The “angel” in the title of Thomas Wolfe ’s novel refers both to a statue and to the idea of the dead observing the living. In the novel, the W. O. Gant family are stonecutters, as was Wolfe’s own father. The statue of the angel is also based on an...
The “angel” in the title of Thomas Wolfe’s novel refers both to a statue and to the idea of the dead observing the living. In the novel, the W. O. Gant family are stonecutters, as was Wolfe’s own father. The statue of the angel is also based on an actual statue that formerly occupied a prominent place at the family business and was later installed in the cemetery. The quotation “Look homeward Angel” is taken from a John Milton poem that was an elegy for a dead friend. The theme of the dead taken too young and their inspiration to the living relates well to the character of Ben, Eugene’s brother, who dies in the novel.
Milton wrote Lycidas (1637) in memory of Edward King, whom he had known at Cambridge; the young man drowned when his ship sank. In the lines quoted and those just above them, Milton refers to the places where King’s remains might have ended up beneath the water, as well as to high vantage points from which they might be observed. The last vista, “mount,” is on an island off Land’s End, Britain’s southwesternmost point, and is associated with a vision of St. Michael; the lines are thus interpreted as referring to the Archangel Michael. The final line, apostrophizing the dolphins, refers to washing King’s body back to shore, with which the compassionate angel could assist.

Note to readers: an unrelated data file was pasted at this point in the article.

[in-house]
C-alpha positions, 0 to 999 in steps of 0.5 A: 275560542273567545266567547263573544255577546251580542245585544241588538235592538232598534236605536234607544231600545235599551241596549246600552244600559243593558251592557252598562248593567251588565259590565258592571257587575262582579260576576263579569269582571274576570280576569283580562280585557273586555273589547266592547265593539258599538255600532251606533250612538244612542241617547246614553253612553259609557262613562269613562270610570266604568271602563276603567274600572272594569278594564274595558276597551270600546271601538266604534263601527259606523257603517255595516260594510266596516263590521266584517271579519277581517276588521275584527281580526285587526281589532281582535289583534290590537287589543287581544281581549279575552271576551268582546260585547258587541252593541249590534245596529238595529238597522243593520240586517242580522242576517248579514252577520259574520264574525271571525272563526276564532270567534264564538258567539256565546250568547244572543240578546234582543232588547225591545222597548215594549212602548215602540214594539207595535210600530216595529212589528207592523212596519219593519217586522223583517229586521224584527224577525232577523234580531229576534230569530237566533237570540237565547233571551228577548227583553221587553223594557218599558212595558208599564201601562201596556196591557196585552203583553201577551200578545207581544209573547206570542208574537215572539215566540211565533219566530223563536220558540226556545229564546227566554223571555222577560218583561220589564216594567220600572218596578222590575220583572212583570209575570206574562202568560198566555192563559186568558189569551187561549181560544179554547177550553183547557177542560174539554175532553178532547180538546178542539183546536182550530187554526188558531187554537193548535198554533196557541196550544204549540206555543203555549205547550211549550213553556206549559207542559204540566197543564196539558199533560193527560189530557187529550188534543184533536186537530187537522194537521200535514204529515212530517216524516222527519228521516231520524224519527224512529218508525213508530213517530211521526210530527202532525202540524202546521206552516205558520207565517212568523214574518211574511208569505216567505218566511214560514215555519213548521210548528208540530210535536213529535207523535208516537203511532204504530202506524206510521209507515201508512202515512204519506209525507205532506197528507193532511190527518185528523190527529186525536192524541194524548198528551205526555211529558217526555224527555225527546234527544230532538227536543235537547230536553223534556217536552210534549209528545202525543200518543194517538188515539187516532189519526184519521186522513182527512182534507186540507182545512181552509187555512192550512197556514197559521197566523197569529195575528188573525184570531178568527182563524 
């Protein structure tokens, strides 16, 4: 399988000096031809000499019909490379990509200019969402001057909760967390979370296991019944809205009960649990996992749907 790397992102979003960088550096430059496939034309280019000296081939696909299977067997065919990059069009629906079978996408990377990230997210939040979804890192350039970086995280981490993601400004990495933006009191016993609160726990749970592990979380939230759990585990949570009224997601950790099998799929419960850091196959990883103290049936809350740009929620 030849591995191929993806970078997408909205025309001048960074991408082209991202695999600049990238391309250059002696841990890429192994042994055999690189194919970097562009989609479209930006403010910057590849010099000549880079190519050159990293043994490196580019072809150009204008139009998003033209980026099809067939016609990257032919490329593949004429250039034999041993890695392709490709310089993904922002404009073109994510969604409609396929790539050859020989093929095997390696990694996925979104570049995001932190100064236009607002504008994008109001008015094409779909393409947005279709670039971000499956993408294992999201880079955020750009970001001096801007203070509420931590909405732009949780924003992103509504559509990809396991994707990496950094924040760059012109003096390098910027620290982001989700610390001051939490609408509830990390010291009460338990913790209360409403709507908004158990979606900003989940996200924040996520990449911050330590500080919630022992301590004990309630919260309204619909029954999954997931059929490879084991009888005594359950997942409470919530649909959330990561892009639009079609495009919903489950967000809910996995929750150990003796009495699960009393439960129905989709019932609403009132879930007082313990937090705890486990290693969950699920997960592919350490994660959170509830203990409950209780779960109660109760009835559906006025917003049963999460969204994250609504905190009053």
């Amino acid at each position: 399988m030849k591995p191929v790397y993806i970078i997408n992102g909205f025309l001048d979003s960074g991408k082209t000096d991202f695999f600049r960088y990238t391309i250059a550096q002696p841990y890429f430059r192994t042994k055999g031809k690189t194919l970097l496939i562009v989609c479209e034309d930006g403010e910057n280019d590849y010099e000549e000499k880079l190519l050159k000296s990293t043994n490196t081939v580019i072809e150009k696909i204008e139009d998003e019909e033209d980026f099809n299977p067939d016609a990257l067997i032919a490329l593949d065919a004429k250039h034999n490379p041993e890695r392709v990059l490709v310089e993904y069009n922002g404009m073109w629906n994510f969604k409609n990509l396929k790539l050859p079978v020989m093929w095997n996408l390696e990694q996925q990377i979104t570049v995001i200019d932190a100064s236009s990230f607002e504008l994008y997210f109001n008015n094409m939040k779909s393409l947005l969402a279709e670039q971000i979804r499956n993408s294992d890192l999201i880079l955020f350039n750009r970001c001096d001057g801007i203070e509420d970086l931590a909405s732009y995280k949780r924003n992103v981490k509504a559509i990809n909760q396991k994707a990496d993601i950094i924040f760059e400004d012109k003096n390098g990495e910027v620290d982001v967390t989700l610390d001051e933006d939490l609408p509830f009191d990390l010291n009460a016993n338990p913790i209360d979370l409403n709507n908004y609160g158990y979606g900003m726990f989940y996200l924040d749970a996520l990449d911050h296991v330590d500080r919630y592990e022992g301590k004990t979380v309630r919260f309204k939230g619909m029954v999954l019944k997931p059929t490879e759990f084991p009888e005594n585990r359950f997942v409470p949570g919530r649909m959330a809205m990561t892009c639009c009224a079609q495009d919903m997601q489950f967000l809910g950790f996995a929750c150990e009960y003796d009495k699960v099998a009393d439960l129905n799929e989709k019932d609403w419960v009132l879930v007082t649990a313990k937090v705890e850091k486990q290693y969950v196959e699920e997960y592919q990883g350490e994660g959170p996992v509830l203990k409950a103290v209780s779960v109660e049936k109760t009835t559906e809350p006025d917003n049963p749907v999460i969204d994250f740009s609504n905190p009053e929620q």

Where the great vision of the guarded mount
Looks toward Namancos and Bayona's hold;
Look homeward Angel now, and melt with ruth:
And, O ye Dolphins, waft the hapless youth.